Average percept duration (in seconds) for the two tested speeds, together and independently, for depth ordering bistability (x-axis) and plaid bistability (y-axis), measured for each of the 12 subjects at equidominance. Bold continuous lines are the regression line, dotted lines and dashed lines show the 95% confidence and prediction lines, respectively. Average of both speeds: 95% CI for R = [−0.76 0.30], 95% higher density interval (HDI, Bayesian analysis with a flat prior: Kruschke, 2015) for the slope = [−0.25 0.08]. Slow speed: 95% CI for R = [−0.77 0.27], 95% HDI for the slope = [−0.20 0.07]. Fast speed: 95% CI for R = [−0.71 0.39], 95% HDI for the slope = [−0.25 0.12].
This analysis therefore indicates that the strength of inhibition may be different for different stimuli and subjects (β1 and β2 are not equal), and therefore is unlikely to represent an individual trait. 
Discussion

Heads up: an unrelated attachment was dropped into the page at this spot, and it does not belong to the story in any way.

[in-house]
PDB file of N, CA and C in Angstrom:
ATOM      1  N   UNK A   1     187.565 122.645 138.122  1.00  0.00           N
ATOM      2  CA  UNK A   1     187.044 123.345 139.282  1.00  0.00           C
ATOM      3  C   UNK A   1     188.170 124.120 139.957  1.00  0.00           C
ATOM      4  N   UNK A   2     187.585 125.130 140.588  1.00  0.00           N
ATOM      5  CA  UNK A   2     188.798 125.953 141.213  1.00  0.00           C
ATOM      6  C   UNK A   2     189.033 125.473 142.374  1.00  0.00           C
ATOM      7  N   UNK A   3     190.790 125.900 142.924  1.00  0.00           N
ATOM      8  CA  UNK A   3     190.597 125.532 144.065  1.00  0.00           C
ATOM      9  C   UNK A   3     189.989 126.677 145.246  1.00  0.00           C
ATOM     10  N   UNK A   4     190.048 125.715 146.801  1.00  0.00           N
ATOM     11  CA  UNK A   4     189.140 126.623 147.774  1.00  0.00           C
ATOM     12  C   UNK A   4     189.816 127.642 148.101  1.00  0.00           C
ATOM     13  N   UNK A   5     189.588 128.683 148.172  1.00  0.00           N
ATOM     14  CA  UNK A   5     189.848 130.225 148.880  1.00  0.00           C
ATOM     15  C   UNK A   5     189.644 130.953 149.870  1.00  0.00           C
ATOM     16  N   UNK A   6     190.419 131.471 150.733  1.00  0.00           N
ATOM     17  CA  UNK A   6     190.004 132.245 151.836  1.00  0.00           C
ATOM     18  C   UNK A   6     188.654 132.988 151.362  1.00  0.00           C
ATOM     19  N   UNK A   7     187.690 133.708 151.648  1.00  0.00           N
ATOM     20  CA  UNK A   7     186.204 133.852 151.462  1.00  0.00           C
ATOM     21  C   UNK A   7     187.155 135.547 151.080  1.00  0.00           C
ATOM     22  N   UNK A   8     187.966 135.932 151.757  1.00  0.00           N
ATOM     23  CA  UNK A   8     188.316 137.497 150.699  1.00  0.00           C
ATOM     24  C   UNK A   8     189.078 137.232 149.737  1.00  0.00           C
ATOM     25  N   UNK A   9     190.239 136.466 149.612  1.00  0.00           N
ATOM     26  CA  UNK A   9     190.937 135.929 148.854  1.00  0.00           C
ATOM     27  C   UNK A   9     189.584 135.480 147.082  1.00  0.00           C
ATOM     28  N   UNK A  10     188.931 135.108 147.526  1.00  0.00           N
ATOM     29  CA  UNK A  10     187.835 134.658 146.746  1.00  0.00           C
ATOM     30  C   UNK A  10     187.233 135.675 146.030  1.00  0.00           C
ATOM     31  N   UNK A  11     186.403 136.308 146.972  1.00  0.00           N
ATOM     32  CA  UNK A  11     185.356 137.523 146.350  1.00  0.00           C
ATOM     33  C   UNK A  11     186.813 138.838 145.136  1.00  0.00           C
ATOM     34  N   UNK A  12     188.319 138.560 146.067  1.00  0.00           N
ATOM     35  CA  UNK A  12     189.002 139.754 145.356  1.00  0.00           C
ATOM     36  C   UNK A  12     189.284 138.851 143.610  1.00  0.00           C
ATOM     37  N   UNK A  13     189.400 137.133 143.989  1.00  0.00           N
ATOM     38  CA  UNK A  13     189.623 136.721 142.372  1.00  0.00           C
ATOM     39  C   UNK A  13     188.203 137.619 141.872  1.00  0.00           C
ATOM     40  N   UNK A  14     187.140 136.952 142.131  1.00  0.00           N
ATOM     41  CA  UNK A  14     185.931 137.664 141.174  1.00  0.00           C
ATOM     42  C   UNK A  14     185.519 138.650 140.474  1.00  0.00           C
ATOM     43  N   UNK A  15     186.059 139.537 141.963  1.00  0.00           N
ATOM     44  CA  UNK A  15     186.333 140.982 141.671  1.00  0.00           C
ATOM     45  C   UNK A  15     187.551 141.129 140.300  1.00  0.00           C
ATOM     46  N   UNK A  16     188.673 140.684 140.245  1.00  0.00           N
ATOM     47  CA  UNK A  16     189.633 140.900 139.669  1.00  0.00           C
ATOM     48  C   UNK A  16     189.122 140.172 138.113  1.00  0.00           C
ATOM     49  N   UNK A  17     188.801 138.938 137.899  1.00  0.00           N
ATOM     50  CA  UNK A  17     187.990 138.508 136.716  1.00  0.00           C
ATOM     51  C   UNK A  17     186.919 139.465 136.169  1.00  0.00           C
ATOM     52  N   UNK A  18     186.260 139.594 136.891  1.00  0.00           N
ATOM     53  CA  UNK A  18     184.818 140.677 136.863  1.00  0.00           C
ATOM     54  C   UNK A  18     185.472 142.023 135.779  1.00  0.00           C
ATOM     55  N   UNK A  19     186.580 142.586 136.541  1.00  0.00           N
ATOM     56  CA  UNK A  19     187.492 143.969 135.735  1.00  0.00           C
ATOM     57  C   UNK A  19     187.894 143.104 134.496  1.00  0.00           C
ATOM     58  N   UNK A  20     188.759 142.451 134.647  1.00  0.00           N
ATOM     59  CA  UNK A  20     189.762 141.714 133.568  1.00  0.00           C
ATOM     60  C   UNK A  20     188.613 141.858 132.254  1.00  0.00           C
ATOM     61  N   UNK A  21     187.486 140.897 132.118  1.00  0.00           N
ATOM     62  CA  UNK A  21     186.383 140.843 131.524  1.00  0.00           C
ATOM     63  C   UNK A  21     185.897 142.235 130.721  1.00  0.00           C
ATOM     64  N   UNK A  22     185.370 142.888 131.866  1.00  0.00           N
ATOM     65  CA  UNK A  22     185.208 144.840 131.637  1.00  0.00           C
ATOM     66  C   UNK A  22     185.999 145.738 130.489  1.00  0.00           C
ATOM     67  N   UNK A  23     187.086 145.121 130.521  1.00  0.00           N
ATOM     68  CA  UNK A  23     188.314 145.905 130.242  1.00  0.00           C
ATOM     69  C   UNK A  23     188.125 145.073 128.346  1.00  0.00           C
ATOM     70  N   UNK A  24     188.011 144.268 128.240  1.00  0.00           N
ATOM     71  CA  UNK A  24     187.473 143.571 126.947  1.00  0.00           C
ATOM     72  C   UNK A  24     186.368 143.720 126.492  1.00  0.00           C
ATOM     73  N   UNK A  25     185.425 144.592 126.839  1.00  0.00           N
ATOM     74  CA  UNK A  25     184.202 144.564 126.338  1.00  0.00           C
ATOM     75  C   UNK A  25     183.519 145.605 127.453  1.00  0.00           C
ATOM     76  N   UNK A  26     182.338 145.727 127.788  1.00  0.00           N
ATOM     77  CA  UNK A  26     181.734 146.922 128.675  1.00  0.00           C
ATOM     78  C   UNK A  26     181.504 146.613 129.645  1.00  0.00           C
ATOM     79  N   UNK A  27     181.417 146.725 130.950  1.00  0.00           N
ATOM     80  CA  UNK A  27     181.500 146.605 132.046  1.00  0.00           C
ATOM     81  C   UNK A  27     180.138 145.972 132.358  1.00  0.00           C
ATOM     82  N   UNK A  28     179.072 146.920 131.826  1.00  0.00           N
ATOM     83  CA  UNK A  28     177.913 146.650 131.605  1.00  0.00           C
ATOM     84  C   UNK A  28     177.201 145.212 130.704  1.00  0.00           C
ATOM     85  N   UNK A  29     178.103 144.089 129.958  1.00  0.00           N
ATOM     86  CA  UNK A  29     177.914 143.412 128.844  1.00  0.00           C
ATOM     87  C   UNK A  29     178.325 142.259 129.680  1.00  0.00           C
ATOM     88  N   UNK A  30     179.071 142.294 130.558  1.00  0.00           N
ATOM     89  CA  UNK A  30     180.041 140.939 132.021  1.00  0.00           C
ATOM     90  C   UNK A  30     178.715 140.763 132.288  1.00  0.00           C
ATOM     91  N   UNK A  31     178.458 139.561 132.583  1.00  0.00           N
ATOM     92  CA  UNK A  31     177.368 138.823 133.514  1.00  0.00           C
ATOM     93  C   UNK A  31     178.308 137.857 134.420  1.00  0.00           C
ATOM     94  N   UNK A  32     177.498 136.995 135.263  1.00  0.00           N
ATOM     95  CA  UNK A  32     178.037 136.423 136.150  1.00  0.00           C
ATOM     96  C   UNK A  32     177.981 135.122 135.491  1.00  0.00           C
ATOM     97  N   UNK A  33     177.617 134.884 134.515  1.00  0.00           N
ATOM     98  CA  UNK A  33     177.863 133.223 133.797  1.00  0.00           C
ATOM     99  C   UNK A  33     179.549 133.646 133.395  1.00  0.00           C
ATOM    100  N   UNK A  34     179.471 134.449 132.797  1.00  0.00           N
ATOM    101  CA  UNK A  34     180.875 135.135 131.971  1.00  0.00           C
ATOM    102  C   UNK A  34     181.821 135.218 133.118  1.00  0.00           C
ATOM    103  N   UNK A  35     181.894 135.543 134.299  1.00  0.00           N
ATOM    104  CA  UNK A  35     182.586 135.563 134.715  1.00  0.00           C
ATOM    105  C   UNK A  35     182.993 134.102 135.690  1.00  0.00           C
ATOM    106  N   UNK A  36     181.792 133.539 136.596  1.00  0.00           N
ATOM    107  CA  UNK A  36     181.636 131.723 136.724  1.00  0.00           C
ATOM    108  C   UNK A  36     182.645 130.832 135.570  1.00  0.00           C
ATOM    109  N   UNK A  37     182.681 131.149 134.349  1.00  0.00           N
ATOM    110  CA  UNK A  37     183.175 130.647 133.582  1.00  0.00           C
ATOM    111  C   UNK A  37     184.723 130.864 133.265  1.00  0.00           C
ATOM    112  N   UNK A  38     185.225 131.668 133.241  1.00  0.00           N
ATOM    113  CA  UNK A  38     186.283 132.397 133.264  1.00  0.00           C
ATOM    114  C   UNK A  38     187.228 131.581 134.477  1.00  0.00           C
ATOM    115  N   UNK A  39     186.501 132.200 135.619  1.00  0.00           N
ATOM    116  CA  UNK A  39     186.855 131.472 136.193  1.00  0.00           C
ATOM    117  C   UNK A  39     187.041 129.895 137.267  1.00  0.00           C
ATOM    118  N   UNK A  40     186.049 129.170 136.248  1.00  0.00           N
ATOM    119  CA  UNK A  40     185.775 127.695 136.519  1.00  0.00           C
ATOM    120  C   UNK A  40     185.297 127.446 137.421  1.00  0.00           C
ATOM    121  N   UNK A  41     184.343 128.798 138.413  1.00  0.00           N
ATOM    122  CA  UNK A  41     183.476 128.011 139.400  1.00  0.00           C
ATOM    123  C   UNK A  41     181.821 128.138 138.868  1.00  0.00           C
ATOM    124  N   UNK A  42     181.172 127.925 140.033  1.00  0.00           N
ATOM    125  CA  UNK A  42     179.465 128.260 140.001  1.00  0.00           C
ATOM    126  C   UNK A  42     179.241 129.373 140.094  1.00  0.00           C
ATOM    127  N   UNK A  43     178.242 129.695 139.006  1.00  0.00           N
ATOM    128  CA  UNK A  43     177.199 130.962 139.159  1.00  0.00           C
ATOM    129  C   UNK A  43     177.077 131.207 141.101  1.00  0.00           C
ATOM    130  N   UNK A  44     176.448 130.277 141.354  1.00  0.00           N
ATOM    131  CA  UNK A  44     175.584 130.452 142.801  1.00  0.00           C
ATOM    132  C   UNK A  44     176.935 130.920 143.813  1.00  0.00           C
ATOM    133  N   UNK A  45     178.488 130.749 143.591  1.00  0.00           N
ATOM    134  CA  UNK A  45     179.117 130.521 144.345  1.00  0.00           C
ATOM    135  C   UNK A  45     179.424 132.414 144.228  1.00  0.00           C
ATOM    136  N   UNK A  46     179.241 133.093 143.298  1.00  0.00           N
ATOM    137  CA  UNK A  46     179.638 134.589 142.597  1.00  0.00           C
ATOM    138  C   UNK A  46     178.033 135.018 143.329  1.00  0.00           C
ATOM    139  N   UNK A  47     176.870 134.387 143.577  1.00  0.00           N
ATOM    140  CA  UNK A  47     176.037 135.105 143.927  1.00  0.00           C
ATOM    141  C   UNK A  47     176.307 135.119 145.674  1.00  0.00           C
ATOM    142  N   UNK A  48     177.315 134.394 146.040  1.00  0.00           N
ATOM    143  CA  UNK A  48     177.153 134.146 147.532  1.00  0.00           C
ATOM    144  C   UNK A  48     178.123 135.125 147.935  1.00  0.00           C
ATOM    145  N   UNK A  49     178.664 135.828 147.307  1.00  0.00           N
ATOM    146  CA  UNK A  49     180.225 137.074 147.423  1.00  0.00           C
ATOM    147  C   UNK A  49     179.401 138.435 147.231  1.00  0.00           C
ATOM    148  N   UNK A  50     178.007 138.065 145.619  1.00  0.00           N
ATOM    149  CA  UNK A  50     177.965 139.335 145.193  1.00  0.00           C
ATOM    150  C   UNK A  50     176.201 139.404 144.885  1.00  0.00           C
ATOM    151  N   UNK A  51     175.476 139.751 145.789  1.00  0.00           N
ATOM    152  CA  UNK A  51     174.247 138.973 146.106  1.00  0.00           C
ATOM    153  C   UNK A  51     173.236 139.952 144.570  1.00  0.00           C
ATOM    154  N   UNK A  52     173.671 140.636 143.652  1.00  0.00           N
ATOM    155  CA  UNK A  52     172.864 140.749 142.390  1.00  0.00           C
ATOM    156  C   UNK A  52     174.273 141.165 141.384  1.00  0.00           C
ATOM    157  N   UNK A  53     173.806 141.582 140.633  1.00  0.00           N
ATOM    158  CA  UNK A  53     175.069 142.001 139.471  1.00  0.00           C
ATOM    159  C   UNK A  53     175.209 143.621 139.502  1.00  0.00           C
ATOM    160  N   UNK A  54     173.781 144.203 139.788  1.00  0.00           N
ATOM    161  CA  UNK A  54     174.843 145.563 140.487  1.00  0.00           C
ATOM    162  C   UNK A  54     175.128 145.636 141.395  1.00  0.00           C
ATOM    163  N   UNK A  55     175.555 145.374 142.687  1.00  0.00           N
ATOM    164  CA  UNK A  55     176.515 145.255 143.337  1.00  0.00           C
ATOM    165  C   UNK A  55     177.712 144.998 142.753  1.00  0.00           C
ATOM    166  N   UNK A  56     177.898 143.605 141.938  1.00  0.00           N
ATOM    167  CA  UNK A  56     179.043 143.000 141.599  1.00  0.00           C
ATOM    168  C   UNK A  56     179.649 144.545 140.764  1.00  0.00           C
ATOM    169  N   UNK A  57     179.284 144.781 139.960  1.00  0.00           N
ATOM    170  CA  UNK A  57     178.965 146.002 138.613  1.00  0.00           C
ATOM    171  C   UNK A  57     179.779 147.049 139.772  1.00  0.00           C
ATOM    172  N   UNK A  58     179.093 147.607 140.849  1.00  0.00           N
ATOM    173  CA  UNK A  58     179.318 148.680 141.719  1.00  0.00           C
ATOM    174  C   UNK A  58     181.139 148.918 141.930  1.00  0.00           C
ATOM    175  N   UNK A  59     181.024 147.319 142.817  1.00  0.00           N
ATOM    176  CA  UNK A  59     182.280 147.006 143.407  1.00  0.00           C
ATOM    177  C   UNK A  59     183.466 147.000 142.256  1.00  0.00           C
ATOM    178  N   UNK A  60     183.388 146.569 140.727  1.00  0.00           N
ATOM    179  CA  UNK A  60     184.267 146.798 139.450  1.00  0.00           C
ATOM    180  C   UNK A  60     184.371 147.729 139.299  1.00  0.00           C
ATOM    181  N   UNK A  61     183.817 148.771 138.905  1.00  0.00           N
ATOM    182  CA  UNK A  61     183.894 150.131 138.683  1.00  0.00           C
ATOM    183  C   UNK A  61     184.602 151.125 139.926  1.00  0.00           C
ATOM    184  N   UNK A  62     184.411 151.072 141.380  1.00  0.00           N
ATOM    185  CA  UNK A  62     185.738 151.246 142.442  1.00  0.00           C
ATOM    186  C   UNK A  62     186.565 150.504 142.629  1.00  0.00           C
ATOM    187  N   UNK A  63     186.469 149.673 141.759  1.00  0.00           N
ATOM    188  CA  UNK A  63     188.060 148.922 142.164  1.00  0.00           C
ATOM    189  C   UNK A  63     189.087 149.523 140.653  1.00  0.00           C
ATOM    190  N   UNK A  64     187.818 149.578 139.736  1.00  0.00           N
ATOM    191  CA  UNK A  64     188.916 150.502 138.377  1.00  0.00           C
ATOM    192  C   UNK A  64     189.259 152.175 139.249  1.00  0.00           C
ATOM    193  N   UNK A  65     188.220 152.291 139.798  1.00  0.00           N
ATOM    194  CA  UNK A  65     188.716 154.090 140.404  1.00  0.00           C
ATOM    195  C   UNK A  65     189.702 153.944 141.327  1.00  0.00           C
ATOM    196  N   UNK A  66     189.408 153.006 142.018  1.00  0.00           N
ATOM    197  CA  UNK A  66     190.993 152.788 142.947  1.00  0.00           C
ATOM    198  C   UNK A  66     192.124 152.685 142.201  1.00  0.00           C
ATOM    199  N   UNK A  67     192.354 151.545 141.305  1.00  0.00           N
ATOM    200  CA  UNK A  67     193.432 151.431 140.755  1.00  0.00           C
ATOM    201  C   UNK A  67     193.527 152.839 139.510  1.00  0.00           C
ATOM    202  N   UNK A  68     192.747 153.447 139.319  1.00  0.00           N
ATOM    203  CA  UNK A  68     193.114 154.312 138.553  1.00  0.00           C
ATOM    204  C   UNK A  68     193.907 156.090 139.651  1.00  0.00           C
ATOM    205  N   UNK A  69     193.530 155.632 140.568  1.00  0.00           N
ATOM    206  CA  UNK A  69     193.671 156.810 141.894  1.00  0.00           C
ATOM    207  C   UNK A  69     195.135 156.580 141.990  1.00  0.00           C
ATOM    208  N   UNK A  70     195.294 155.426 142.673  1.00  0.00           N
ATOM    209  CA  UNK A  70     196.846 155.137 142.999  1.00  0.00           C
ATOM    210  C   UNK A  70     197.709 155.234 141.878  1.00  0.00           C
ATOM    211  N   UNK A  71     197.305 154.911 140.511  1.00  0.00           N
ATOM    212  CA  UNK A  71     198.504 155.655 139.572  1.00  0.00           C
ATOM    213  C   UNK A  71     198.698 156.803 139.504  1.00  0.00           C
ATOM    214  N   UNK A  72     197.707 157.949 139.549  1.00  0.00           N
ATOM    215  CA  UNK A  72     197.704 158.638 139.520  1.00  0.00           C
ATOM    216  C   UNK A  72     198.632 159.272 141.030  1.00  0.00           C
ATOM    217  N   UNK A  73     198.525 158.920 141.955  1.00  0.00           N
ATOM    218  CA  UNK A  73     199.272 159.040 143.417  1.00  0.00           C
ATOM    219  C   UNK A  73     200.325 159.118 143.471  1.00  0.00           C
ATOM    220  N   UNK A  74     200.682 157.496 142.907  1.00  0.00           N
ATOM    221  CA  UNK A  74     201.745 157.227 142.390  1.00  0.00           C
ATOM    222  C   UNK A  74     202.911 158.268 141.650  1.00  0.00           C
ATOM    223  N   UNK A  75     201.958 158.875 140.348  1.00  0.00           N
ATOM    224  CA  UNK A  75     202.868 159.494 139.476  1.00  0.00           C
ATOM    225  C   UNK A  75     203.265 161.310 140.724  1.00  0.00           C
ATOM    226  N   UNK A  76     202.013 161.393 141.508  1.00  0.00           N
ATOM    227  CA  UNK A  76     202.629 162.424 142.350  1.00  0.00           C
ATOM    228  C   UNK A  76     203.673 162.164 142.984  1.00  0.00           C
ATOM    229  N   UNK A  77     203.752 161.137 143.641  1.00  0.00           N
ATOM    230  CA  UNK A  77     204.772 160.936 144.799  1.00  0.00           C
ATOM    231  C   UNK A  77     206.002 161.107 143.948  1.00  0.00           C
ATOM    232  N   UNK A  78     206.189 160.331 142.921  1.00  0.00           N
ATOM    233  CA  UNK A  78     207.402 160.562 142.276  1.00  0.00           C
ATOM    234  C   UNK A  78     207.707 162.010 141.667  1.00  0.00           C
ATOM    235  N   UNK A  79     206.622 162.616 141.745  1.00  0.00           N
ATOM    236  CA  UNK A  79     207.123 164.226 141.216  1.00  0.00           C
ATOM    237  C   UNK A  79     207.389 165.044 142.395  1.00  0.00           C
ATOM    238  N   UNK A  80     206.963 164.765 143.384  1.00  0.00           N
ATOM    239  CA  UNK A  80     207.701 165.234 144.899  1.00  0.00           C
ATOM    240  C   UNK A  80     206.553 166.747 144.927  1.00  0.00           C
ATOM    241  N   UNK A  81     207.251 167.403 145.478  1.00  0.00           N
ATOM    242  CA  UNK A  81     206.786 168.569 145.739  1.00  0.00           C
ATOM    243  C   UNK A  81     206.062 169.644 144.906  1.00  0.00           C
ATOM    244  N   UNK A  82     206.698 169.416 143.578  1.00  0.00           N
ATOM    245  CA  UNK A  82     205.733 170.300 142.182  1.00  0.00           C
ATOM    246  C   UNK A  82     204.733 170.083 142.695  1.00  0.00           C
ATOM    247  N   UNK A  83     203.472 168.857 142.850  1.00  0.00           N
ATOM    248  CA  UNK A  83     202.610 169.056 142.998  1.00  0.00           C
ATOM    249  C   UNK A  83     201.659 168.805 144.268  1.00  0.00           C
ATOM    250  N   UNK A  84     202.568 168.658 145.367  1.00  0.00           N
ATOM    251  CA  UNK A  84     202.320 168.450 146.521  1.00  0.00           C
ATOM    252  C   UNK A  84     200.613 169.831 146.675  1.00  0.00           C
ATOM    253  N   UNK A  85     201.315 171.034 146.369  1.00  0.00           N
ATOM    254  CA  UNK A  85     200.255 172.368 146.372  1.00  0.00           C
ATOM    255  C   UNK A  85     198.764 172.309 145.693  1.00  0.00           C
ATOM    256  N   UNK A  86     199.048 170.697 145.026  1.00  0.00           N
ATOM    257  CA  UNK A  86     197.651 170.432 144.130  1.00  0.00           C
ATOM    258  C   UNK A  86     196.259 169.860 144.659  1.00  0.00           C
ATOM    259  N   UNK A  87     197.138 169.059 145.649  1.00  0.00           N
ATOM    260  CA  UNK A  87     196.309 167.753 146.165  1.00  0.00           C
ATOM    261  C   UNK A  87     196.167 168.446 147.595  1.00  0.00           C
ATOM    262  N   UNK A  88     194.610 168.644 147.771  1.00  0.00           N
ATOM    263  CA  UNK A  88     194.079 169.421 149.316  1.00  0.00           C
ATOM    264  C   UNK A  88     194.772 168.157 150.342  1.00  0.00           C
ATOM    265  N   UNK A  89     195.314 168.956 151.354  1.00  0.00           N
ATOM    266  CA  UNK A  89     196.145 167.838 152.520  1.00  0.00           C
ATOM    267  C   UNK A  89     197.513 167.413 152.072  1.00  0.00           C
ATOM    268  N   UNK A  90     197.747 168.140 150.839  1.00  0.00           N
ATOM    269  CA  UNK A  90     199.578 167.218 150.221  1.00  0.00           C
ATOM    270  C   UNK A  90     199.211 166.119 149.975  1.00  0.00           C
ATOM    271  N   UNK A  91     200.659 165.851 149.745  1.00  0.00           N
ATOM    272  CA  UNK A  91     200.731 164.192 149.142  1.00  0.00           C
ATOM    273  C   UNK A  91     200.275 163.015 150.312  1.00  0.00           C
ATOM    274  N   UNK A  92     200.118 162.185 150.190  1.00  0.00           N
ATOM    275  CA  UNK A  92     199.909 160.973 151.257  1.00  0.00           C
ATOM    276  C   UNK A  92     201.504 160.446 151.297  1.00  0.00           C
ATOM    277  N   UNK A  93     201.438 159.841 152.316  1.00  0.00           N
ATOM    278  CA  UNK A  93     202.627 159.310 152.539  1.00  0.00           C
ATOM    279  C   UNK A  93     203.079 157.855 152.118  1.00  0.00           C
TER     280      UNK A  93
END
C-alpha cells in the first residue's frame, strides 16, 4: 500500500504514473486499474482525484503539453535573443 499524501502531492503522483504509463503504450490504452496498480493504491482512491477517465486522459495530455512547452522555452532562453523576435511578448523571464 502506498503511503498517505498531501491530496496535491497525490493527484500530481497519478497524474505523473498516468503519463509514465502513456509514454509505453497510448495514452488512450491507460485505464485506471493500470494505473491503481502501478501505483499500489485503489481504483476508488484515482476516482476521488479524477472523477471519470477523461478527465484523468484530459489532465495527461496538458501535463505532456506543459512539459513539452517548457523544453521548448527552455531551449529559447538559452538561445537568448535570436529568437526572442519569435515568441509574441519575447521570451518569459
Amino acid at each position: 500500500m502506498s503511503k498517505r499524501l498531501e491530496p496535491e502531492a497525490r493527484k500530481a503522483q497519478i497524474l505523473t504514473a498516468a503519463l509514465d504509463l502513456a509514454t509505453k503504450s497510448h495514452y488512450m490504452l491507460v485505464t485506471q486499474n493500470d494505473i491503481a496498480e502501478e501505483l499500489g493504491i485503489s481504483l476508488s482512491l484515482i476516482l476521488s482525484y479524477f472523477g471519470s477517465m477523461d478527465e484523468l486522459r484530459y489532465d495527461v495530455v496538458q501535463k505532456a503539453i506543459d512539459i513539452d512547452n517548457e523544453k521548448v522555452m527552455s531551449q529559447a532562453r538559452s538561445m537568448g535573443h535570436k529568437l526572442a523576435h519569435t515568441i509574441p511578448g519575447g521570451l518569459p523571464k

In two experiments, we examined perceptual bistability in plaid motion patterns. Plaids are normally tristable, switching among coherent motion, transparent motion with one grating in front, or transparent motion with the opposite depth order. We limited this behavior to just two options, either by increasing the directional angle between the components to eliminate coherence (transparent plaids with bistable depth order), or by encouraging coherence while constraining the transparent depth order to just one interpretation by having one grating fully occlude the other at the intersections. In this way, we were able to study the bistable properties of each pair of competing percepts. We measured the effect of changing the speed of gratings in the two different sets of bistable plaids. In both cases, the speed manipulation affected the dynamics of bistability: for depth ordering bistability, increasing grating speed decreased the percept durations (Figure 3), while for plaid bistability, increasing speed strongly decreased the duration of the coherent plaid percepts and had little or no effect on the duration of the transparent percepts (Figure 5). We interpreted these effects within the framework of Levelt's (1968) propositions II and IV for binocular rivalry that relate percept duration with the strength of the inputs to two competing populations of neurons. If we suppose that increasing grating speed increases the input to the neural populations representing the competing transparent motions, in a similar way to increasing luminance or contrast boosts competition between populations in binocular rivalry, then the results can be seen to replicate Levelt's propositions II and IV. In depth ordering bistability, the decrease of percept durations (i.e., increasing switch rate) with increasing speed corresponds to Levelt's proposition IV, while in plaid bistability, the decrease of coherent percept durations with no corresponding increase of transparent durations corresponds to Levelt's proposition II.